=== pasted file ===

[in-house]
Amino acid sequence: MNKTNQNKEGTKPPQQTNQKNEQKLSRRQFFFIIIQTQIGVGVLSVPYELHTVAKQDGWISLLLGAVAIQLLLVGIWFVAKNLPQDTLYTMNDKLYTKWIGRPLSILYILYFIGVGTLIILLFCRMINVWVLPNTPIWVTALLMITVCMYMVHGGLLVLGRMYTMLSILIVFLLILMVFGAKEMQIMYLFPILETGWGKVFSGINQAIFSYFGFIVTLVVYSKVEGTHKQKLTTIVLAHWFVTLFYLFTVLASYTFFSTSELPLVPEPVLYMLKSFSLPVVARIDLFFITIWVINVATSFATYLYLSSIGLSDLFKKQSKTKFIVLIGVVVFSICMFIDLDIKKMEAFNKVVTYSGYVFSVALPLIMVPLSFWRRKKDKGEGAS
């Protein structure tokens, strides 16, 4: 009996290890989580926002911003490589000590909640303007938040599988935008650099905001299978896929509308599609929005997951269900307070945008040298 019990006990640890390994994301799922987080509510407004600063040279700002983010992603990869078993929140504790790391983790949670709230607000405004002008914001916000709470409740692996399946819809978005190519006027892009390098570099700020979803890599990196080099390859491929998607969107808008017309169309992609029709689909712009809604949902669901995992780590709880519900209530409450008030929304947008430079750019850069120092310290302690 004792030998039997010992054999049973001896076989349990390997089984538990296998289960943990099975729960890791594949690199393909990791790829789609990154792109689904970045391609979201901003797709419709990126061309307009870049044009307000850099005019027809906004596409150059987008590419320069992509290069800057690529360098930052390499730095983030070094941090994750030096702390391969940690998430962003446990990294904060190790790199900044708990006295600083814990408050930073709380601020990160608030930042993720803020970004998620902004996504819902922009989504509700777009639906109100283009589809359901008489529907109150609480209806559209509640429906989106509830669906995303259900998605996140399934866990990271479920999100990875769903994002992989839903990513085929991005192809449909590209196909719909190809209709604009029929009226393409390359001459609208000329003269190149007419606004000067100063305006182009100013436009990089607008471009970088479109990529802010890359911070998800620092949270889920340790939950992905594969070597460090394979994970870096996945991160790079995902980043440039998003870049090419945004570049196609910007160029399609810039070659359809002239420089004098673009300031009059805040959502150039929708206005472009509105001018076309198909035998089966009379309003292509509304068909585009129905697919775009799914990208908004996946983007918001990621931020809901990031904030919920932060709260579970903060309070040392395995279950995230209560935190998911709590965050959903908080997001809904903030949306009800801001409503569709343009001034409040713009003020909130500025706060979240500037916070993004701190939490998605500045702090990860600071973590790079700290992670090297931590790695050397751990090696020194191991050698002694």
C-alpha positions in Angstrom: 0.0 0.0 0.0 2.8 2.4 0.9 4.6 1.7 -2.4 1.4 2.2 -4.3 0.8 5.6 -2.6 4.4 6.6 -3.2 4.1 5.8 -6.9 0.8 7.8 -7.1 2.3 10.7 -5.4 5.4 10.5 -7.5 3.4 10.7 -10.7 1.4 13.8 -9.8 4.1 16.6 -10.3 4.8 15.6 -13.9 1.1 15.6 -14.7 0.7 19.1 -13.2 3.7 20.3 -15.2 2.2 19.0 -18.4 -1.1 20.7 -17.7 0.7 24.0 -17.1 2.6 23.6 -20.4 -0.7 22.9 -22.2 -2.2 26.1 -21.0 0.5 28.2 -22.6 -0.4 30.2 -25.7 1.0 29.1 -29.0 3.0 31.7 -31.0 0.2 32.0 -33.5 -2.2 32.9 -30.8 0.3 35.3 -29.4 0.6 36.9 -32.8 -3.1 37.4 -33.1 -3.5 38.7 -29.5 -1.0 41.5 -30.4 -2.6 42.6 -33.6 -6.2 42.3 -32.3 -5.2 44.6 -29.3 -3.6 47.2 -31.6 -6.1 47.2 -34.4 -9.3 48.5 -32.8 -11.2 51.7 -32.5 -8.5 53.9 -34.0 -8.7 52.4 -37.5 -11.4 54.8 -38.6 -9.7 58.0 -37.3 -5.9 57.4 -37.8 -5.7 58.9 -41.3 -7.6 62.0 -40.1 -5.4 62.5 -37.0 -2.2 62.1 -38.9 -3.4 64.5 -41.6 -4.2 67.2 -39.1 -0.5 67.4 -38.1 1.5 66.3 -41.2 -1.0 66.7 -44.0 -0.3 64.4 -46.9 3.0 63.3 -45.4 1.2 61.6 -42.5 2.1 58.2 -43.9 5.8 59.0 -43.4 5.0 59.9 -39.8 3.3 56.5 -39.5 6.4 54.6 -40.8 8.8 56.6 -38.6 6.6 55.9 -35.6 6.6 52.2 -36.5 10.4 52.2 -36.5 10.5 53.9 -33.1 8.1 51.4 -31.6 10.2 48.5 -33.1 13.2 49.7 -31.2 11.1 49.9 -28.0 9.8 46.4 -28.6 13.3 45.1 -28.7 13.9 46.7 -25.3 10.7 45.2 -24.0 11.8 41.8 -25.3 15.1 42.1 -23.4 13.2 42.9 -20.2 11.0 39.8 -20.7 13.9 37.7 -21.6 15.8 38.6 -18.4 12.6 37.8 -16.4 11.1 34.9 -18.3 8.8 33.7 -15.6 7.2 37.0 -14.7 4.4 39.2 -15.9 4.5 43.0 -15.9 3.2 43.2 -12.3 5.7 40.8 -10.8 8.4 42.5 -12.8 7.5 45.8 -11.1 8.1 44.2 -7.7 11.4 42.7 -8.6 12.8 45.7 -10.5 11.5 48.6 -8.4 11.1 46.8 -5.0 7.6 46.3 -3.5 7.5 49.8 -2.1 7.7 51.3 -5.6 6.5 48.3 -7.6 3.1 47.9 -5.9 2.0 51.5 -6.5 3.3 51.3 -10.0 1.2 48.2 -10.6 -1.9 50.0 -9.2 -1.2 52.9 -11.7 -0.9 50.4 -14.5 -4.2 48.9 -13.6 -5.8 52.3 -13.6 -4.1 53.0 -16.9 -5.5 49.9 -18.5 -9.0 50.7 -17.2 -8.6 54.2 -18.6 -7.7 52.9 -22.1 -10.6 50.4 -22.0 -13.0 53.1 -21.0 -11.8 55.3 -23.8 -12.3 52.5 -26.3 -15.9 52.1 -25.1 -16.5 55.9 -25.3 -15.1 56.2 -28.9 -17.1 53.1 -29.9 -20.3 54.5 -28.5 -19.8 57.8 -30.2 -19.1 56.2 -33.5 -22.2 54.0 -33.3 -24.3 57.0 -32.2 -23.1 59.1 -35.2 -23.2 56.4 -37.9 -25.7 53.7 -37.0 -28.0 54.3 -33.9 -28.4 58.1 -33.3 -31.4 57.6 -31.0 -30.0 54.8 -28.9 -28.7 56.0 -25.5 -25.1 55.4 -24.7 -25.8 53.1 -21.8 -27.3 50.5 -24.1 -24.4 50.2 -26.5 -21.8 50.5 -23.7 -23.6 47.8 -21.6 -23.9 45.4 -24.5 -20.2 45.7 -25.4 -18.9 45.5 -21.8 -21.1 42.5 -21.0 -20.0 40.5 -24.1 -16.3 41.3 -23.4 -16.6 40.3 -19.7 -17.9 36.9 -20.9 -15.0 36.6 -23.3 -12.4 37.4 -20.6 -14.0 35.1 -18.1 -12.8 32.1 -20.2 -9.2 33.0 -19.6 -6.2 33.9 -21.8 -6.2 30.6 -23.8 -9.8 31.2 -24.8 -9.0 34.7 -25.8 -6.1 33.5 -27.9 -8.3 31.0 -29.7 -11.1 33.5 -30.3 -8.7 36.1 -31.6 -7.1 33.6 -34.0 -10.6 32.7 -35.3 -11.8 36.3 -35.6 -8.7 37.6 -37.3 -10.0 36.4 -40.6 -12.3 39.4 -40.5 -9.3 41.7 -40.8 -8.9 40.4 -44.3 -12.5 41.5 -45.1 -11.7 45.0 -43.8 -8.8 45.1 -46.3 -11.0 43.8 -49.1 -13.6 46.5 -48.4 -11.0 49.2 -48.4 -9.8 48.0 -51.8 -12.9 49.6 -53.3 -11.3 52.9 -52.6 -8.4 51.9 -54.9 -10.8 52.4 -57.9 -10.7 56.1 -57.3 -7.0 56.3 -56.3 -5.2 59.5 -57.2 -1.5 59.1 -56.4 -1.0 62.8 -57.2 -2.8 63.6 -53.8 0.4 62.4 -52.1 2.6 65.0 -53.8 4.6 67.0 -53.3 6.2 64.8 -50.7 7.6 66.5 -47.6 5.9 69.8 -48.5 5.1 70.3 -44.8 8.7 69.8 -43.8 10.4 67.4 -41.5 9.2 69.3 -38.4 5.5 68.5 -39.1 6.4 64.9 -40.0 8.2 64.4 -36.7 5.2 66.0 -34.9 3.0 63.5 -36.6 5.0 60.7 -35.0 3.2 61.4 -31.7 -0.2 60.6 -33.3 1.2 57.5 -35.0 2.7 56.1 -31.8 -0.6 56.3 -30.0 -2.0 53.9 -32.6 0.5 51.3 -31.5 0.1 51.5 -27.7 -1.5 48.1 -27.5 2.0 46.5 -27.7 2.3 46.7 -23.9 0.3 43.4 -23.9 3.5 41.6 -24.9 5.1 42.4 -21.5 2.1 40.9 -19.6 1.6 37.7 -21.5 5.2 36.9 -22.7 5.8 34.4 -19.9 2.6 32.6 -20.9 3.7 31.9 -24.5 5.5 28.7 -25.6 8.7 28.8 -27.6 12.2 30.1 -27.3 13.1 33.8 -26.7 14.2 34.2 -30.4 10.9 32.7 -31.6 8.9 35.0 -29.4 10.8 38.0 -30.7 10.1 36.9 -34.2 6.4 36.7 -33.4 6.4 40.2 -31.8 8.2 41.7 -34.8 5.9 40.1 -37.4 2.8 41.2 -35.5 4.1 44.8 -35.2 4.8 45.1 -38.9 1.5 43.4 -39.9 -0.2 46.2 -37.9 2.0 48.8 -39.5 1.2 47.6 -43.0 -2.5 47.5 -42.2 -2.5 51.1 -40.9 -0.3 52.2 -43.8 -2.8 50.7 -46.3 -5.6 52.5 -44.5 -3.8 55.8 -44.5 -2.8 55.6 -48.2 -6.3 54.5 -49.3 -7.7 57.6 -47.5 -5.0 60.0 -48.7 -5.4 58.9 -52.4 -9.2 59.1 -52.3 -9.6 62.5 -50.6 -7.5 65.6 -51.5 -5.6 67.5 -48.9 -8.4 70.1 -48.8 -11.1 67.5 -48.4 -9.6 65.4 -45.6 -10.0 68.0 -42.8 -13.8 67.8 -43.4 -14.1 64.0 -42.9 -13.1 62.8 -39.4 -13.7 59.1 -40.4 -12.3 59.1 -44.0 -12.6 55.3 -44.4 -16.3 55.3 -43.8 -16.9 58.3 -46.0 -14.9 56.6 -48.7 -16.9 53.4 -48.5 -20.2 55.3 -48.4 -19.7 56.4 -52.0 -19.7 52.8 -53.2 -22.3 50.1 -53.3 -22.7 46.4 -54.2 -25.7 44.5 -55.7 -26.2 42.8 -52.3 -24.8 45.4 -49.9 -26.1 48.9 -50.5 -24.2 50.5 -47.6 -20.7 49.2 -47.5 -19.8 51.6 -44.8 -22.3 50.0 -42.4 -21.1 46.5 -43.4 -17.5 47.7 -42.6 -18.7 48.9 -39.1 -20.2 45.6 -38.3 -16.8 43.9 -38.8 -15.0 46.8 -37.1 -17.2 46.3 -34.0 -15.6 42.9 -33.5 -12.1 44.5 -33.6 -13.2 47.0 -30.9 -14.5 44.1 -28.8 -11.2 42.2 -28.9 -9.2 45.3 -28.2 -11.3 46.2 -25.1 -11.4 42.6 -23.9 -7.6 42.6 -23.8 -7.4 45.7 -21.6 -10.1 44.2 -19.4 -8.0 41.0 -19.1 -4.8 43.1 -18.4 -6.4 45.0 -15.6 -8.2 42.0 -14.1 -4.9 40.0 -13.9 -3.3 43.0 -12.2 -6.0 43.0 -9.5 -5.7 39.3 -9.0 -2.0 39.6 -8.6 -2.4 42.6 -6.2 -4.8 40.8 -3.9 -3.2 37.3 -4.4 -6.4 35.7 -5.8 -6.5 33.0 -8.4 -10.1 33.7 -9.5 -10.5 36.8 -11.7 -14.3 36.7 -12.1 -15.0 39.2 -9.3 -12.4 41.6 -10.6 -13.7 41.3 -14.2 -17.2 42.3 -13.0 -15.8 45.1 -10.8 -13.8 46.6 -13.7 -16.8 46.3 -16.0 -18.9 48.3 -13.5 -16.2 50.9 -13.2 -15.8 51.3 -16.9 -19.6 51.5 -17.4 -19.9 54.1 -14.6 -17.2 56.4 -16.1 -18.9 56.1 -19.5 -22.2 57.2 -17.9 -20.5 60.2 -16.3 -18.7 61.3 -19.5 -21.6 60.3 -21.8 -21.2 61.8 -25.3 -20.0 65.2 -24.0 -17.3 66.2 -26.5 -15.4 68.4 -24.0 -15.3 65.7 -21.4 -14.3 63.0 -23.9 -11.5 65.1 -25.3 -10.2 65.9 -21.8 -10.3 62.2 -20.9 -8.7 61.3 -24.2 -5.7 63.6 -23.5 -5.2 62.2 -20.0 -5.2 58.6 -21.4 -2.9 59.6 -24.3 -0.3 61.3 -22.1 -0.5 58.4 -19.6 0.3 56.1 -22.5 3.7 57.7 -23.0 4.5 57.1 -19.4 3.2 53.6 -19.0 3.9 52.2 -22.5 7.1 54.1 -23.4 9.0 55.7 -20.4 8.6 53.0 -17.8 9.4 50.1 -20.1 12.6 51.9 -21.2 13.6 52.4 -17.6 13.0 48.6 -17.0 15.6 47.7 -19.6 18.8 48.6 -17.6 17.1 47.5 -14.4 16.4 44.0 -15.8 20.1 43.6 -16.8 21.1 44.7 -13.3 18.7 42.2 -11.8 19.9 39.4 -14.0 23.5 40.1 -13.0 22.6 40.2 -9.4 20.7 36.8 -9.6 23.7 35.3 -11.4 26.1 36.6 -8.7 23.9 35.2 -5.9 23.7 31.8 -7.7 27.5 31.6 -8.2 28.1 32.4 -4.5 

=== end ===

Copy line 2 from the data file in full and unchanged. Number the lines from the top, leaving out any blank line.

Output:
Amino acid sequence: MNKTNQNKEGTKPPQQTNQKNEQKLSRRQFFFIIIQTQIGVGVLSVPYELHTVAKQDGWISLLLGAVAIQLLLVGIWFVAKNLPQDTLYTMNDKLYTKWIGRPLSILYILYFIGVGTLIILLFCRMINVWVLPNTPIWVTALLMITVCMYMVHGGLLVLGRMYTMLSILIVFLLILMVFGAKEMQIMYLFPILETGWGKVFSGINQAIFSYFGFIVTLVVYSKVEGTHKQKLTTIVLAHWFVTLFYLFTVLASYTFFSTSELPLVPEPVLYMLKSFSLPVVARIDLFFITIWVINVATSFATYLYLSSIGLSDLFKKQSKTKFIVLIGVVVFSICMFIDLDIKKMEAFNKVVTYSGYVFSVALPLIMVPLSFWRRKKDKGEGAS